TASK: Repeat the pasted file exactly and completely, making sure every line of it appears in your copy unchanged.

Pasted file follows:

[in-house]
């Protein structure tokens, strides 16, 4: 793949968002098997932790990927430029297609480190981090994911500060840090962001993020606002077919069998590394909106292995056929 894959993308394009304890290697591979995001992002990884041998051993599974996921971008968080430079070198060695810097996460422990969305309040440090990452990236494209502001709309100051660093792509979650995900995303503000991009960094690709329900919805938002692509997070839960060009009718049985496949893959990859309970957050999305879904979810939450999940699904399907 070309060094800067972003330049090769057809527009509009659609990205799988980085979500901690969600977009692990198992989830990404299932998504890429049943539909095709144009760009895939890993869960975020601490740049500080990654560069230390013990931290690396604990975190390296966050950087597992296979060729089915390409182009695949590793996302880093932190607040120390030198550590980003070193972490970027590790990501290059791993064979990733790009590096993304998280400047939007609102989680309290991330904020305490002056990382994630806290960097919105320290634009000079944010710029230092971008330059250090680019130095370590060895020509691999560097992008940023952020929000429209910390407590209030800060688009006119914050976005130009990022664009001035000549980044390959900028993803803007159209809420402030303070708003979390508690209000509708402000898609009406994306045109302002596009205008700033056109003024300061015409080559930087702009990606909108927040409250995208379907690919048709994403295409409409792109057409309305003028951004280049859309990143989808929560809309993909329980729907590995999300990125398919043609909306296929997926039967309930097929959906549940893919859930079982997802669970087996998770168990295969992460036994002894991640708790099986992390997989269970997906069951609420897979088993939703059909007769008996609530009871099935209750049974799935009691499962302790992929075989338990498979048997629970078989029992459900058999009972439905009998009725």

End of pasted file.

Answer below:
[in-house]
């Protein structure tokens, strides 16, 4: 793949968002098997932790990927430029297609480190981090994911500060840090962001993020606002077919069998590394909106292995056929 894959993308394009304890290697591979995001992002990884041998051993599974996921971008968080430079070198060695810097996460422990969305309040440090990452990236494209502001709309100051660093792509979650995900995303503000991009960094690709329900919805938002692509997070839960060009009718049985496949893959990859309970957050999305879904979810939450999940699904399907 070309060094800067972003330049090769057809527009509009659609990205799988980085979500901690969600977009692990198992989830990404299932998504890429049943539909095709144009760009895939890993869960975020601490740049500080990654560069230390013990931290690396604990975190390296966050950087597992296979060729089915390409182009695949590793996302880093932190607040120390030198550590980003070193972490970027590790990501290059791993064979990733790009590096993304998280400047939007609102989680309290991330904020305490002056990382994630806290960097919105320290634009000079944010710029230092971008330059250090680019130095370590060895020509691999560097992008940023952020929000429209910390407590209030800060688009006119914050976005130009990022664009001035000549980044390959900028993803803007159209809420402030303070708003979390508690209000509708402000898609009406994306045109302002596009205008700033056109003024300061015409080559930087702009990606909108927040409250995208379907690919048709994403295409409409792109057409309305003028951004280049859309990143989808929560809309993909329980729907590995999300990125398919043609909306296929997926039967309930097929959906549940893919859930079982997802669970087996998770168990295969992460036994002894991640708790099986992390997989269970997906069951609420897979088993939703059909007769008996609530009871099935209750049974799935009691499962302790992929075989338990498979048997629970078989029992459900058999009972439905009998009725």